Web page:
Arianna Huffington
Uber board member Arianna Huffington says Travis Kalanick is "evolving" and changing Larry Busacca/Getty Images for L'Oreal Paris

Uber board member and media mogul Arianna Huffington called chief executive Travis Kalanick the "heart and soul" of the company, saying the ride-sharing industry and the firm itself would not be here without him. In an interview with CNN, Huffington said the 40-year-old executive has been changing and "evolving" amid the slew of scandals plaguing Uber in recent months.

Huffington is currently involved in an ongoing investigation into sexual harassment allegations by former engineer Susan Fowler. In a scathing blog post last month, Fowler alleged systematic sexual harassment and a toxic work culture at Uber, describing the firm as an "organisation in complete, unrelenting chaos". Uber hired former US Attorney General Eric Holder to lead an independent investigation into the allegations.

Huffington said she has spoken to hundreds of women at Uber and the firm's new head of human resources, Liane Hornsey, has held more than 120 listening sessions with both male and female employees about the changes they wish to see.

However, she notes that sexism is not a systematic problem at Uber.

"Yes, there were some bad apples, unquestionably," she said. "But this is not a systematic problem. What is important is that the structures that were not in place are now being put in place to make sure that women, minorities, everyone, feels completely comfortable at Uber."

Due to the disruptive growth of Uber, she said 61% of managers were first-time supervisors, adding that there are now new systems put in place for training and to avoid accepting what she dubs "brilliant jerks" into the company.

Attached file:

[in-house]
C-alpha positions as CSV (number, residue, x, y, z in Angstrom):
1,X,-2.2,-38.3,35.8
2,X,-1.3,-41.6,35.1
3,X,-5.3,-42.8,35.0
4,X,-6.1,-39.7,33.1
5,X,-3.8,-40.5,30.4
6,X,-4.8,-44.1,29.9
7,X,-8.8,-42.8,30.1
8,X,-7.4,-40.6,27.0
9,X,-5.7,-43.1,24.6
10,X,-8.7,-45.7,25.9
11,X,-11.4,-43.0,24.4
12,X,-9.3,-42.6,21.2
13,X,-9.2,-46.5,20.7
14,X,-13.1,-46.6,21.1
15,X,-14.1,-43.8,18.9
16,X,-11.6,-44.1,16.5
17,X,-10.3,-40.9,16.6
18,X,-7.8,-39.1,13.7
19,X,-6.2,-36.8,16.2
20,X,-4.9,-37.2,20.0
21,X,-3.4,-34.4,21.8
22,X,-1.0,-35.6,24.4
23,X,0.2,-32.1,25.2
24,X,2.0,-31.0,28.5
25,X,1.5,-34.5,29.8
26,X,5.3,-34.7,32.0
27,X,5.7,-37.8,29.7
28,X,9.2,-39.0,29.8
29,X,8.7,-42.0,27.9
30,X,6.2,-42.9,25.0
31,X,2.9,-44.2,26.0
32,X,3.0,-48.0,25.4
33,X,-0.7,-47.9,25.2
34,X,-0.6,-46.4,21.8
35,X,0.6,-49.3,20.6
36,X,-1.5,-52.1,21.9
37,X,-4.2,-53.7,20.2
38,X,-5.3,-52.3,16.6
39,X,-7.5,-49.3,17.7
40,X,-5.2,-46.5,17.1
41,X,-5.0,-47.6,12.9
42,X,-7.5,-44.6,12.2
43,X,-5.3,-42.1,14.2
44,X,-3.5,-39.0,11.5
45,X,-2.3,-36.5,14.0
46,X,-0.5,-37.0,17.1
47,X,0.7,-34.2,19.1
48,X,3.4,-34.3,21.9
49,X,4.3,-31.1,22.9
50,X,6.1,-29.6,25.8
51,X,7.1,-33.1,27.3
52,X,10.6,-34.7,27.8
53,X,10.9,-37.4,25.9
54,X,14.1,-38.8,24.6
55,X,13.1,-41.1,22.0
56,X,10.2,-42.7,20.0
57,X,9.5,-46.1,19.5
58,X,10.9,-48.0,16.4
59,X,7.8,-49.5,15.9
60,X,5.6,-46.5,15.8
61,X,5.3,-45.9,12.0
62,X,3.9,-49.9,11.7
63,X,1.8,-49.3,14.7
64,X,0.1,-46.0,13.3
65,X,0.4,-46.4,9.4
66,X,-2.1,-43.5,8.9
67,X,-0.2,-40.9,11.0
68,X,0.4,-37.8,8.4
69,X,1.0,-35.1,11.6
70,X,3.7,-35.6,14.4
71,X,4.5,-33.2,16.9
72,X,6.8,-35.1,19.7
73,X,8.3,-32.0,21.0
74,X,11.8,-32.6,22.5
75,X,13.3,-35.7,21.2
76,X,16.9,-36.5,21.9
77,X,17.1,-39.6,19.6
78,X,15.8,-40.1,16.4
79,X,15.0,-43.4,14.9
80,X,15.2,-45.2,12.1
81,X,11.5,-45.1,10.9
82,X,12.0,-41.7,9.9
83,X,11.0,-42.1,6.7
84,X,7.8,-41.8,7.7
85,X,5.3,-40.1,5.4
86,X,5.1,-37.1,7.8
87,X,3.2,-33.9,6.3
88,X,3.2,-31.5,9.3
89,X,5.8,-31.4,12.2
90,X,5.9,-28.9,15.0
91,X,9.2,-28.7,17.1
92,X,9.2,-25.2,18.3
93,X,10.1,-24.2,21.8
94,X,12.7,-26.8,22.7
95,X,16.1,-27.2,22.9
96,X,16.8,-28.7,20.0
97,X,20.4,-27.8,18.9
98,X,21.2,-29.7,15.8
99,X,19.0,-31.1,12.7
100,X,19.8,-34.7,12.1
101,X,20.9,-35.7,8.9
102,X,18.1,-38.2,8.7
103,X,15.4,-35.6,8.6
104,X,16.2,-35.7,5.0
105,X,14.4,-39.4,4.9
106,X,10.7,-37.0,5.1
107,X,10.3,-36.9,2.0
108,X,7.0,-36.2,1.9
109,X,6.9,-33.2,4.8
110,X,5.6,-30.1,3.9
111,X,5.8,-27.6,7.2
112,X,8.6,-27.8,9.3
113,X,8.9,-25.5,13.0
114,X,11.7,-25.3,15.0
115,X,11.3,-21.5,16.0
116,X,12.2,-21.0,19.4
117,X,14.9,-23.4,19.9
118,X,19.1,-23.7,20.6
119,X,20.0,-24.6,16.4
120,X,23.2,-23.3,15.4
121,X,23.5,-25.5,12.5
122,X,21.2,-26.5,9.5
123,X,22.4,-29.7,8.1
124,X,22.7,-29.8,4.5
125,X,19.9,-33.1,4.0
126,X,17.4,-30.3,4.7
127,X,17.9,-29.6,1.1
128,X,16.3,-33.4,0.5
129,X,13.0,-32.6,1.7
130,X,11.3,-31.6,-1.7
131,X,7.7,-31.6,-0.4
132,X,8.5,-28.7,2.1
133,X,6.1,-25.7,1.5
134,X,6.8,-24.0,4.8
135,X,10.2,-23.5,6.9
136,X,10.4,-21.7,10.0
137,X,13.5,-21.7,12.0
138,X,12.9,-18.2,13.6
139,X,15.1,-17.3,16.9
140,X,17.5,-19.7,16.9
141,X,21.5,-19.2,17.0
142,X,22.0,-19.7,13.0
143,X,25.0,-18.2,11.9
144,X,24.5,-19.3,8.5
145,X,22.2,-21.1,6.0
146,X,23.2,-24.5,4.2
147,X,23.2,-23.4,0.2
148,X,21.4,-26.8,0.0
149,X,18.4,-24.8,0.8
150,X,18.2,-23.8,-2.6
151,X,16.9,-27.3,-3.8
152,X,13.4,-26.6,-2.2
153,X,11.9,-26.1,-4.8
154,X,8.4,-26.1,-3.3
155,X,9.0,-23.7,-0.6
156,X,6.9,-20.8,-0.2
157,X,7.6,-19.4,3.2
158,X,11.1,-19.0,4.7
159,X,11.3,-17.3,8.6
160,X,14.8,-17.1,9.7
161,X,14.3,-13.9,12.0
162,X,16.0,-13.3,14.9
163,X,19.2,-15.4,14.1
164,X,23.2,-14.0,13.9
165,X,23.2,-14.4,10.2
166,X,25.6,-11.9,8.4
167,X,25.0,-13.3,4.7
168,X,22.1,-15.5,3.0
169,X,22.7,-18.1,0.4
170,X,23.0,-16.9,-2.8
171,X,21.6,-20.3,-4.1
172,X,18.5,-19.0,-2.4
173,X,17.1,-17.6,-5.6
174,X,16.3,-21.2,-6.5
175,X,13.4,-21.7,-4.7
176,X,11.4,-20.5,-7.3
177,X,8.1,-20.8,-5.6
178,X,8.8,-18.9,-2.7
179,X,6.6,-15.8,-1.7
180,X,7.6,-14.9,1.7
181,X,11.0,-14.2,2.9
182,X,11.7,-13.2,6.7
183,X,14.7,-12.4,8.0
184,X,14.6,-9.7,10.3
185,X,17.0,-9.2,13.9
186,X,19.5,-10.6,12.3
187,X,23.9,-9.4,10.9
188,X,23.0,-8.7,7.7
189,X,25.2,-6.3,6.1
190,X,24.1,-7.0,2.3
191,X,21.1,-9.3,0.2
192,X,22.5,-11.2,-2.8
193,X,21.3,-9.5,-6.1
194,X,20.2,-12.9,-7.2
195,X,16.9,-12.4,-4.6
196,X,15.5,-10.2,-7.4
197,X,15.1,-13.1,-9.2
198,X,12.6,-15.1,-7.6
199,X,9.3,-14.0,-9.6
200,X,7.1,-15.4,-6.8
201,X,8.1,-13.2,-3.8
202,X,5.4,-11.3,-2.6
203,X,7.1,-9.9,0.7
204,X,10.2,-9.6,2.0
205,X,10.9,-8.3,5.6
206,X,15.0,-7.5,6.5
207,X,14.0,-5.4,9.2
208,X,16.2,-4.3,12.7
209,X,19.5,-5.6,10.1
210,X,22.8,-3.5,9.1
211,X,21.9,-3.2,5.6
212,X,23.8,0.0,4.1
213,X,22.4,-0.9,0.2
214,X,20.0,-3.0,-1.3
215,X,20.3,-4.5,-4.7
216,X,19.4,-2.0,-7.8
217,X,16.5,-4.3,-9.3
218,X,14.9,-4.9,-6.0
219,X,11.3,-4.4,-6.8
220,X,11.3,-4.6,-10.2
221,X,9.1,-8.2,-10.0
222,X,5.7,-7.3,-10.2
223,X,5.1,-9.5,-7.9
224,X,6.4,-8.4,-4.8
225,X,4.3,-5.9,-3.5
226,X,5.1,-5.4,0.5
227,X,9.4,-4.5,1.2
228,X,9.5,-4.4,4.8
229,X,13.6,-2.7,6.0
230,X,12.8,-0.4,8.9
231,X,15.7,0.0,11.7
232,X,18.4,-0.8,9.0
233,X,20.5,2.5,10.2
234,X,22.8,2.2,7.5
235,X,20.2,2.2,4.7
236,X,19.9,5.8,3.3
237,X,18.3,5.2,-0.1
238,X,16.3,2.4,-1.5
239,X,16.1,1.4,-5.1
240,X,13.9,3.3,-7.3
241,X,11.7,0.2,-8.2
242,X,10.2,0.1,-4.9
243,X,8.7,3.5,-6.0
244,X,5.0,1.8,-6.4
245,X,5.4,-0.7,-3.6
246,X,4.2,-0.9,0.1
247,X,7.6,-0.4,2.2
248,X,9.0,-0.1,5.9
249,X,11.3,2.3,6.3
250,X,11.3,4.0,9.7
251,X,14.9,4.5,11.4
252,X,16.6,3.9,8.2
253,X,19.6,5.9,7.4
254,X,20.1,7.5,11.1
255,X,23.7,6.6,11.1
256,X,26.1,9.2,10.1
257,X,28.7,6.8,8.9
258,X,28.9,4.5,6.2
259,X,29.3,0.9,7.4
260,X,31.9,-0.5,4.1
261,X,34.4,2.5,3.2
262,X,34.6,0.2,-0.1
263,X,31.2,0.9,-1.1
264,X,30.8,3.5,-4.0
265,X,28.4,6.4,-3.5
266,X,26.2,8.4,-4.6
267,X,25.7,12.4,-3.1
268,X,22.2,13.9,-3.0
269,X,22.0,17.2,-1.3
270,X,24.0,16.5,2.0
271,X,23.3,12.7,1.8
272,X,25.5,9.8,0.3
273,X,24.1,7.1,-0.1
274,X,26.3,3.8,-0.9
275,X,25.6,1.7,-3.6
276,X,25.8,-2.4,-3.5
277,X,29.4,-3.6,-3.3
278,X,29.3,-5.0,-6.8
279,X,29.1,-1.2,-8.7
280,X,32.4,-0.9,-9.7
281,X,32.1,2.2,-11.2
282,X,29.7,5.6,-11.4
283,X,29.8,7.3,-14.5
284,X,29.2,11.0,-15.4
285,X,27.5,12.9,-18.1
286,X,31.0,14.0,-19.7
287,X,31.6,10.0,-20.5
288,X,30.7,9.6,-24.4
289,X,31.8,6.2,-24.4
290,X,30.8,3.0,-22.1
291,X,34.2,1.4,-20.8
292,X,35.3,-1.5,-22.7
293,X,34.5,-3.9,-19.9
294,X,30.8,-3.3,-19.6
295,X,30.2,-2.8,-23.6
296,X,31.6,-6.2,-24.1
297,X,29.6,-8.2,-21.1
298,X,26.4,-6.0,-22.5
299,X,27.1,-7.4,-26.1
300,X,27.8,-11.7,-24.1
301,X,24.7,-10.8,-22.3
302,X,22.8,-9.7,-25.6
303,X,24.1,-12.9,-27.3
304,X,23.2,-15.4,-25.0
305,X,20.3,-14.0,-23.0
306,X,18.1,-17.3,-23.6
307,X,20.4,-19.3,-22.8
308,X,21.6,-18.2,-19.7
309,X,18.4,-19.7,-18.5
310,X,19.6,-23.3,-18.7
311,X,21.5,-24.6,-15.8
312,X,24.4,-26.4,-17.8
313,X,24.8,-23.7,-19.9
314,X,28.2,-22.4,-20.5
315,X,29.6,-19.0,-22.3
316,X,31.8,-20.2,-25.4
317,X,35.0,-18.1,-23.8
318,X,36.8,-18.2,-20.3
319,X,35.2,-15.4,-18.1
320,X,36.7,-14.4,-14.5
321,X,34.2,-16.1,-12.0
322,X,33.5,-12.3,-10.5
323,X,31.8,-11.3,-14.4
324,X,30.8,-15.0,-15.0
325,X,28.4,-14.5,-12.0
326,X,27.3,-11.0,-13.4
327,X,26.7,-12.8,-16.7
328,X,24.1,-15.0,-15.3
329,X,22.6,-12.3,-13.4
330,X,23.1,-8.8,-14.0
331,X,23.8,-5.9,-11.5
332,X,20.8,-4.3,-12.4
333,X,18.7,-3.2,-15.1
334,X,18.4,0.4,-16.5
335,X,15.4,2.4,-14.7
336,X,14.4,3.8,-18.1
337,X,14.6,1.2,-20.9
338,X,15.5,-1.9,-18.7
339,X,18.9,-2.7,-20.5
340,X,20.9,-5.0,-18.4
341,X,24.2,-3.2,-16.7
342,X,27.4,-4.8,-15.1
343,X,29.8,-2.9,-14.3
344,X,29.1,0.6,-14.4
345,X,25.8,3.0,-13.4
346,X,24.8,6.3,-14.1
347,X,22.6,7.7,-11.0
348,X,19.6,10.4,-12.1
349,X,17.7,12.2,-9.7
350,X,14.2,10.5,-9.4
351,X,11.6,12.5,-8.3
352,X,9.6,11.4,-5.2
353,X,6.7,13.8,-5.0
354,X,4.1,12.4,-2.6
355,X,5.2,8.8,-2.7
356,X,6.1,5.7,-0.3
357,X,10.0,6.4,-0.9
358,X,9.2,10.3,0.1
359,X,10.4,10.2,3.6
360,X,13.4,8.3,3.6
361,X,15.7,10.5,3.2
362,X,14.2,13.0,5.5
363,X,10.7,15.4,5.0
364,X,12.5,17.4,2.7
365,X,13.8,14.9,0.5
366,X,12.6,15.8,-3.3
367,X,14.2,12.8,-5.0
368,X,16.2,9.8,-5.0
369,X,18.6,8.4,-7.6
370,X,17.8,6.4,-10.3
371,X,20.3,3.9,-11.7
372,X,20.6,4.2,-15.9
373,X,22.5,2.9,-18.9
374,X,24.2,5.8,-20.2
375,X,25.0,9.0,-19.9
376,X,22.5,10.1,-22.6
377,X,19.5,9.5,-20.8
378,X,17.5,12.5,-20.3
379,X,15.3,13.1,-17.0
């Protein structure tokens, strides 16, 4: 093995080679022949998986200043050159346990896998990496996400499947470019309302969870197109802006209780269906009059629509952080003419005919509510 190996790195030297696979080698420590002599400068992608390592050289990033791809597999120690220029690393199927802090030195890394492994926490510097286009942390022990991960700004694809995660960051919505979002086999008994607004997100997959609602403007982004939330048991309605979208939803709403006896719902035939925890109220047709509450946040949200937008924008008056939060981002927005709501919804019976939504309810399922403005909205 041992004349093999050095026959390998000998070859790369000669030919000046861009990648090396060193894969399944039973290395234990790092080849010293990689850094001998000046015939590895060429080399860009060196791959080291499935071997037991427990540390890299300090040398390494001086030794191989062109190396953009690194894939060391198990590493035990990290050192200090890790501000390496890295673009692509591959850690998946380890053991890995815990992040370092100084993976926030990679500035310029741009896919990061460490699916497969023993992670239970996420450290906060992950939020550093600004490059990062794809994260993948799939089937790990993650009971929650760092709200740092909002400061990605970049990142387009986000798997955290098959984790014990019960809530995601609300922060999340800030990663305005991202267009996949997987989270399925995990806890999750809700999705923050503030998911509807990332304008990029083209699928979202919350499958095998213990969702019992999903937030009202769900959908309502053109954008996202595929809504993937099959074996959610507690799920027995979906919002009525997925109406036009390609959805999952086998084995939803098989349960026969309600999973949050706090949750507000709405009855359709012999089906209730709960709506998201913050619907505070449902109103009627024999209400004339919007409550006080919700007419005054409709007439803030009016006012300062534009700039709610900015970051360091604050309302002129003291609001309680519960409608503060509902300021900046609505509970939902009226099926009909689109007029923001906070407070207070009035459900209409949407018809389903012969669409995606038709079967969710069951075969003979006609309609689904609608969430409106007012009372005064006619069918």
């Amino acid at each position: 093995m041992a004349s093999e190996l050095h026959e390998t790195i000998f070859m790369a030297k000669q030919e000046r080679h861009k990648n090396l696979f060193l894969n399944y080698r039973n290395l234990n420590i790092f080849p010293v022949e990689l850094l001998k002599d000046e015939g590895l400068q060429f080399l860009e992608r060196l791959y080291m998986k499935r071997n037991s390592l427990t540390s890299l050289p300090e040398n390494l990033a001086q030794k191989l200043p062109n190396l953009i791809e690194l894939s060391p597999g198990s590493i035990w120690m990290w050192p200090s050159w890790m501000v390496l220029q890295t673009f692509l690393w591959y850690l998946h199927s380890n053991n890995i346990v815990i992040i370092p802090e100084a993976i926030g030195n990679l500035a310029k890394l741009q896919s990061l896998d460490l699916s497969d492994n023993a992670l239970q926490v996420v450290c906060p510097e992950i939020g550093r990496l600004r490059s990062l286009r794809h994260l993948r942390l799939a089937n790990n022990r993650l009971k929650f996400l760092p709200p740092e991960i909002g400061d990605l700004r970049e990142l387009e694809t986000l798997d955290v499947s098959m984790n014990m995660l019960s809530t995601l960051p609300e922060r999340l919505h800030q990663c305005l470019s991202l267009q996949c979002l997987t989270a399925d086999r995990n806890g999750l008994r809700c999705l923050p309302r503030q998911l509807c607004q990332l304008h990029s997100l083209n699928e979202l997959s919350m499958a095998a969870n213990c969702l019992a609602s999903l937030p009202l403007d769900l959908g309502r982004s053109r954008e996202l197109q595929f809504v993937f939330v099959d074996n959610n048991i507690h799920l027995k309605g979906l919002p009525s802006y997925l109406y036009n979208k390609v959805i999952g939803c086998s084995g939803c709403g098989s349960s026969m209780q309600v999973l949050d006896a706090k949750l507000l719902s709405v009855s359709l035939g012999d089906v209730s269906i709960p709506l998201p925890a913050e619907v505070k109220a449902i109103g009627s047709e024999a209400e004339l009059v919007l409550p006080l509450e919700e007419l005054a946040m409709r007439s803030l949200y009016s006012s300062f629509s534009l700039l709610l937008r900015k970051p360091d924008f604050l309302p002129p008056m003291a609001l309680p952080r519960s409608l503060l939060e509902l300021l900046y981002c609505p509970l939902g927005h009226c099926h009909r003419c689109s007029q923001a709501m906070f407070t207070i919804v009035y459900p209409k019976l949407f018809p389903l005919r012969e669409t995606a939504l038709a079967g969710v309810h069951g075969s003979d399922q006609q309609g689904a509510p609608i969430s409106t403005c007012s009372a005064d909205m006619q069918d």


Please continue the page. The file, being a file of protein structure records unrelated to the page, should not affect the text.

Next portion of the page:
Huffington said the investigation will conclude by the end of April.

The company has been battling multiple controversies over the past few months including a lawsuit by Alphabet's self-driving car unit Waymo and revelations of Uber using its "Greyball" tool to allegedly deceive law enforcement. A video recently emerged showing Kalanick berating an Uber driver over fares as well. Kalanick later issued a public apology and admitted he needs to "grow up" and needs leadership help.

Uber has been hit with a number of executive departures in recent weeks.

Over the weekend, Uber president Jeff Jones announced he was leaving the company after just six months on the job. Kalanick confirmed that Jones came to the decision after Uber announced its search for a COO earlier this month to help him steer the company.

Jones said: "It is now clear, however, that the beliefs and approach to leadership that have guided my career are inconsistent with what I saw and experienced at Uber, and I can no longer continue as president of the ride sharing business."

Huffington said "everybody likes Jeff" before shifting the conversation to Uber's search for Kalanick's new partner to help guide the firm.

Travis Kalanick
Uber CEO Travis Kalanick issued an apology after a video surfaced of him berating a driver over falling fares. Reuters/Danny Moloshok

"That's terribly important. Founders need a partner," Huffington said, citing Mark Zuckerberg's example of bringing in Sheryl Sandberg to be his No 2 at Facebook.

"I have spent a lot of time with Travis over the last month and I've seen his evolution. I've told him that I'm going to hold his feet to the fire" over these issues, Huffington said.

However, she said he should not step down as Uber's head.

"None of us would want to be judged by our worst moments provided we learn, we grow and we evolve," she continued. "It has been a hard start to this year, unquestionably. Whether you're an individual or a company, change very rarely happens without a catalyst and often a very painful catalyst. And that's exactly what's happening at Uber right now."